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The Hedgehog and the Fox: Form and Meaning in the Prologue of Herodotus*

  • Marek Węcowski (a1)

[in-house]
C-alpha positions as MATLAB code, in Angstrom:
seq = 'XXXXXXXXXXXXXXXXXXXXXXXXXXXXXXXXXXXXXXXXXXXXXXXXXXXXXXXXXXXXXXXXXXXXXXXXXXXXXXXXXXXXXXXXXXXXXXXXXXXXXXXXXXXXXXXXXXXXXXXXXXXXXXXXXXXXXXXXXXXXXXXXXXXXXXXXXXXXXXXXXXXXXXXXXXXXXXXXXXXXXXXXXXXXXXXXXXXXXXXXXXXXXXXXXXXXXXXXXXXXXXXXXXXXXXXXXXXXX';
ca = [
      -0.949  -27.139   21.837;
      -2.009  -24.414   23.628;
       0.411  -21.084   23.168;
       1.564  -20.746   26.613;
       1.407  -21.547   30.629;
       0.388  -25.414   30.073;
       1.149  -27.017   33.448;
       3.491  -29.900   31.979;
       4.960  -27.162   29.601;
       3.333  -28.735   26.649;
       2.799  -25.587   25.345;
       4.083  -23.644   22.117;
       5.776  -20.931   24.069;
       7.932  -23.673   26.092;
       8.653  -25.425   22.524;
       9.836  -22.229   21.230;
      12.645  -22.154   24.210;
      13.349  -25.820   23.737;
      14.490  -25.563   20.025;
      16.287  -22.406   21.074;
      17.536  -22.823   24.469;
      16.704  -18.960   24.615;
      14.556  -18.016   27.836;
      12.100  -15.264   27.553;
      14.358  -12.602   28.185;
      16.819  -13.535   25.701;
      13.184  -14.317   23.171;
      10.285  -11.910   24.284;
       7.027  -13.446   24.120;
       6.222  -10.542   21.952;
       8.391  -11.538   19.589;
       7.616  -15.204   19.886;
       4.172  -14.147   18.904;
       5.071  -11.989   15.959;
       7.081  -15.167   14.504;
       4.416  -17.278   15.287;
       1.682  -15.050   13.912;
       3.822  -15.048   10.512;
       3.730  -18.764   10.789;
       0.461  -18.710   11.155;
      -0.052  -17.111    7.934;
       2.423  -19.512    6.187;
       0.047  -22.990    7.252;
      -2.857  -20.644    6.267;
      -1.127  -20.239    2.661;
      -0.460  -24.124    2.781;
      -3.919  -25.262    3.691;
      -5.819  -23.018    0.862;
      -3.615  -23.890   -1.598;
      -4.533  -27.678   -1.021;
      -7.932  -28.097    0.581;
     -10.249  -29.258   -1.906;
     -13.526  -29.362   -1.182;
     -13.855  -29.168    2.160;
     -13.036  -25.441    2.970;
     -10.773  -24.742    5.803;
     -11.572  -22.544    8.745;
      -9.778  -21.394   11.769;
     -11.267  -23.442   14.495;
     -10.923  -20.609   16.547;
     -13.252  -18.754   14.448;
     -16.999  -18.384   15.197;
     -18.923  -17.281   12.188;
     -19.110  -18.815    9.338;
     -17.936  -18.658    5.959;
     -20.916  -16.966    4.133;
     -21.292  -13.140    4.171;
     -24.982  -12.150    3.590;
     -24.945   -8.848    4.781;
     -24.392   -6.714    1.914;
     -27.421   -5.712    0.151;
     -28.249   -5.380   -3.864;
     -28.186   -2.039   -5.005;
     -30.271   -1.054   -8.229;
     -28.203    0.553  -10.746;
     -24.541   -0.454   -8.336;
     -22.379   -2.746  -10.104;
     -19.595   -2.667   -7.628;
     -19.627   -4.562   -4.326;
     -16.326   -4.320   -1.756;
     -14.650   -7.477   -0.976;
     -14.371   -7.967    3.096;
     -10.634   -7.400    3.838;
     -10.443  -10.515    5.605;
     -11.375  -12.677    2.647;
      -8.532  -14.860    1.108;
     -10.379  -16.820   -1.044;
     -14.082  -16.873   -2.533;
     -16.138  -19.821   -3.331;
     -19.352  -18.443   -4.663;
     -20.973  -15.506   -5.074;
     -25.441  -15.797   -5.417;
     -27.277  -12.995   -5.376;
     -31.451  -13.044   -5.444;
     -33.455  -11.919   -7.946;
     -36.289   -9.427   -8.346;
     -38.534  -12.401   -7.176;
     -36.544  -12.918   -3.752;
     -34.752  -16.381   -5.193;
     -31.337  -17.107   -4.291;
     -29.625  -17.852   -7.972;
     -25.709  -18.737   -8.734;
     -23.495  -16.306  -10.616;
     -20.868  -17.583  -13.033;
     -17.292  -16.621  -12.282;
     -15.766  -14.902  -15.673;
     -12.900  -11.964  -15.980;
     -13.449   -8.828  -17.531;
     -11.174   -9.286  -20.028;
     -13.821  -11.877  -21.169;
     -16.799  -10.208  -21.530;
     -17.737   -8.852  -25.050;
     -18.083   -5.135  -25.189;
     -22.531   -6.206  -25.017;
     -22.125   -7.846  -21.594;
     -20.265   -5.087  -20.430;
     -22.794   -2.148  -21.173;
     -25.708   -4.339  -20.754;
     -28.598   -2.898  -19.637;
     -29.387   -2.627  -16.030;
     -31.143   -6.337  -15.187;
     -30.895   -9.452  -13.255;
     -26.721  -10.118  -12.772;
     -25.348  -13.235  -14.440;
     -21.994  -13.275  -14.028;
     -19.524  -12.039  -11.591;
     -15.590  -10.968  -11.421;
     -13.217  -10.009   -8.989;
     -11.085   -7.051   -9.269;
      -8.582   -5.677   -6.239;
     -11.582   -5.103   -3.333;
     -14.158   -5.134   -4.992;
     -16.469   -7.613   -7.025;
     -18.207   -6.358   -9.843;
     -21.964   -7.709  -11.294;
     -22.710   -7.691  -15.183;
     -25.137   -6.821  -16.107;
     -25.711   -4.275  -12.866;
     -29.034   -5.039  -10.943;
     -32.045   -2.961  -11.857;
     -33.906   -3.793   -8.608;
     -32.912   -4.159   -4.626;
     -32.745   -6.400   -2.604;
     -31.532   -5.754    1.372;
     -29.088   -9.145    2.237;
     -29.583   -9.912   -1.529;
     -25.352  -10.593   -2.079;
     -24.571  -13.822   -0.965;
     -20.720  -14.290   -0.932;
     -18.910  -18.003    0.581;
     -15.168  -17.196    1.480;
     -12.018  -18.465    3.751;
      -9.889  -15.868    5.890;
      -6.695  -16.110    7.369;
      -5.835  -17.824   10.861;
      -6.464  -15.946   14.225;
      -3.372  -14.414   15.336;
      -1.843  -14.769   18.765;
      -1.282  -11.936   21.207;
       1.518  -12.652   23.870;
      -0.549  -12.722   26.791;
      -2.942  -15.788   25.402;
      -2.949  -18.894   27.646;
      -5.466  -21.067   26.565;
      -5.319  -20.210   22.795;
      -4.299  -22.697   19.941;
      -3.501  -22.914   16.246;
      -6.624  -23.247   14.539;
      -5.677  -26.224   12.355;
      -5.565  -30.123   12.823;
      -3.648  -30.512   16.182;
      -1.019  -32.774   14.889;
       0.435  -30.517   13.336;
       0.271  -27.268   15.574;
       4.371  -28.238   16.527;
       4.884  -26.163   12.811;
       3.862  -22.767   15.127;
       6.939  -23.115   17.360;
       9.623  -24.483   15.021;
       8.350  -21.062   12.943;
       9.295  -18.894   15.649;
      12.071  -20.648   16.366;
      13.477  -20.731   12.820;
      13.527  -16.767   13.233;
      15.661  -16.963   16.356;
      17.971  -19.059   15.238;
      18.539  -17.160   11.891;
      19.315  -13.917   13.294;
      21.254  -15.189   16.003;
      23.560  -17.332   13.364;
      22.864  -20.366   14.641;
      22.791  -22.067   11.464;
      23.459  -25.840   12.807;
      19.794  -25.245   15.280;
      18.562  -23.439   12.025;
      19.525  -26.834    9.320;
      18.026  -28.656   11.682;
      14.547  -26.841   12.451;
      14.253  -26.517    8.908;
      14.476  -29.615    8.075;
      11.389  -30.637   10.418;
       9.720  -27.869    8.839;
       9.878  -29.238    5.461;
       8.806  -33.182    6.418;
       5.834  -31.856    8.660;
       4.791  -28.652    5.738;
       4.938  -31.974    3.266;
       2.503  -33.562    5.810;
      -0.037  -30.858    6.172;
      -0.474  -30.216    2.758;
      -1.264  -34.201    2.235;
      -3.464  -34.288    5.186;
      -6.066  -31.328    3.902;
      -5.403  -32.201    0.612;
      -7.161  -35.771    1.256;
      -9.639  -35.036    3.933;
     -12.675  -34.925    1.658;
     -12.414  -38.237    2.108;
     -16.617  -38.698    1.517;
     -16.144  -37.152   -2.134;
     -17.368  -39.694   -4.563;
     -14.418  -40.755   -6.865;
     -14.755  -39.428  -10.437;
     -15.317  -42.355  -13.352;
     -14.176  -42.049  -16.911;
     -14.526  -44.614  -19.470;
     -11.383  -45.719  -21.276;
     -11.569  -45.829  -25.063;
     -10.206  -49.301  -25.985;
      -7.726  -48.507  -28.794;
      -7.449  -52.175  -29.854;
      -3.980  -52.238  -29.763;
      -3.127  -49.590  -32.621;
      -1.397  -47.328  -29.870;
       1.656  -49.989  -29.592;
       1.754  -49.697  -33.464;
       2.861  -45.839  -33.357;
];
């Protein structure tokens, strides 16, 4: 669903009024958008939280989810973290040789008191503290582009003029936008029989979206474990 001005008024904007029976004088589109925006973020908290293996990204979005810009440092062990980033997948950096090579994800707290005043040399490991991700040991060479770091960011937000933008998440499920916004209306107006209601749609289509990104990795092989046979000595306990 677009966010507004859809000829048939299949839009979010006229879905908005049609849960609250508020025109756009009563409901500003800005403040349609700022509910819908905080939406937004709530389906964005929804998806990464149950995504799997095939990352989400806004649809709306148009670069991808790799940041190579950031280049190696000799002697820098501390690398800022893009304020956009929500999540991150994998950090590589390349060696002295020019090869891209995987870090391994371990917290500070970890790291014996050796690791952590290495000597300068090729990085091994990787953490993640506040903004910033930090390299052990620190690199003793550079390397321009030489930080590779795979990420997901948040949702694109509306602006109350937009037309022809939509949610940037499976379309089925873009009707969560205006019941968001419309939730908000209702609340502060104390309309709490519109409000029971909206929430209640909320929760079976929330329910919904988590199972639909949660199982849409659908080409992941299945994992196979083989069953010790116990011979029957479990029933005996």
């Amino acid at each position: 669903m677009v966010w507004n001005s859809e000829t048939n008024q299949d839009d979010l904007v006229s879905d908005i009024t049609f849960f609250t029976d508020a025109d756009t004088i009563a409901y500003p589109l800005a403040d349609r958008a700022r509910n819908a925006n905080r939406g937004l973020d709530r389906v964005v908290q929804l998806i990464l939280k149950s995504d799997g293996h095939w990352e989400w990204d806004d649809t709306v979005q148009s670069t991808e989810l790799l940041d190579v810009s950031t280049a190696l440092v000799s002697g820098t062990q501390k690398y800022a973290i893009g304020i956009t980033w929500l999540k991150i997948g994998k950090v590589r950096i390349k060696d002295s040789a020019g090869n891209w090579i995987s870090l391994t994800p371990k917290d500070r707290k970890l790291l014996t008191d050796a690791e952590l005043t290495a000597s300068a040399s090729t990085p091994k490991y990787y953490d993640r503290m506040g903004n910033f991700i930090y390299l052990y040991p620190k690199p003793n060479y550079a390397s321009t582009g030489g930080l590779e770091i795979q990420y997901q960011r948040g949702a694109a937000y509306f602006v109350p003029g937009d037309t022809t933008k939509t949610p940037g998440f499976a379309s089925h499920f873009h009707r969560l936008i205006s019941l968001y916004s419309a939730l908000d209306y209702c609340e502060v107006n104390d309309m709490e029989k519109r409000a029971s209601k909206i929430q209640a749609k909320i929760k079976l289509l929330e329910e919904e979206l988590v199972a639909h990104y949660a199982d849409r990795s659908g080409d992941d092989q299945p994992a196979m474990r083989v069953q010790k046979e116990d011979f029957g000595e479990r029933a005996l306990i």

The paper focuses on Herodotus' authorial self-representation, and on the problem of the intellectual tradition and genre(s) behind the Histories. The main assumption is that the opening sections of the work are a natural place to present its subject and principles to the public. Despite and beyond the notoriously loose grammatical structure of the first sentence, this paper offers a formal analysis of the whole ‘extended preface’ (incipit through 1.5.4), a carefully organized large-scale ‘pedimental composition’. A detailed examination of this structure yields the following results: (1) the stories about the abductions of women form an ironic attack against a peculiar model of causality of some contemporary Greek poets and writers, whose pragmatic outlook deprives the world of its ethico-religious dimension. (2) Conversely, Herodotus himself propounds a symbolic view of the world and seeks a monistic principle encompassing the past and the whole range of human experience. He ultimately finds it in the idea of the ‘cycle of human affairs’. This idea is the carefully stated subject of the Histories. (3) Although he belongs to the agonistic and display-oriented intellectual world of the sophistic era, Herodotus poses as a ‘sage’ capable of penetrating the whole variety of ‘all things’. Thus, he refers his reader to the tradition of wisdom literature. (4) Not unlike Thucydides, Herodotus' research into the greatest military conflict thus far forms in his view the best possible paradigmatic diagnosis of the human condition – much better than that of his fellow wise men (poets, philosophers, etc.) because based on the firm ground of verifiable historical data. (5) Although Herodotus is intent upon seeing the world from the standpoint of a single organizing principle, one of the most salient features of the Histories is the notion of the ‘marvellous’ (thômaston), which clearly elicits the pragmatic or factual attitude of the thinkers he dislikes. Many problems we experience when interpreting this author are due to the tension between the two attitudes. (6) This inherent breach in Herodotus' mind should be seen as a result not of a development or evolution of his work and thought, but of the contemporary debate between two diametrically opposed types of knowledge, viz. between the exponents of polymathiê, or Vielwisserei, and those of sophiê, or ‘wisdom’. Herodotus' contemporaries active in the field of arkhaiologia (including mythography, genealogy, etc.) and periêgêsis (geography, ethnography, etc.) were widely considered ‘polymaths’. Herodotus' ambition to apply the monistic (and symbolic) bent of wisdom literature to the subject-matter dominated thus far by the ‘pluralistic’ (and pragmatic) way of thinking was at least partly responsible for this discontinuity in his thought, but also accounts for the originality of the Histories.

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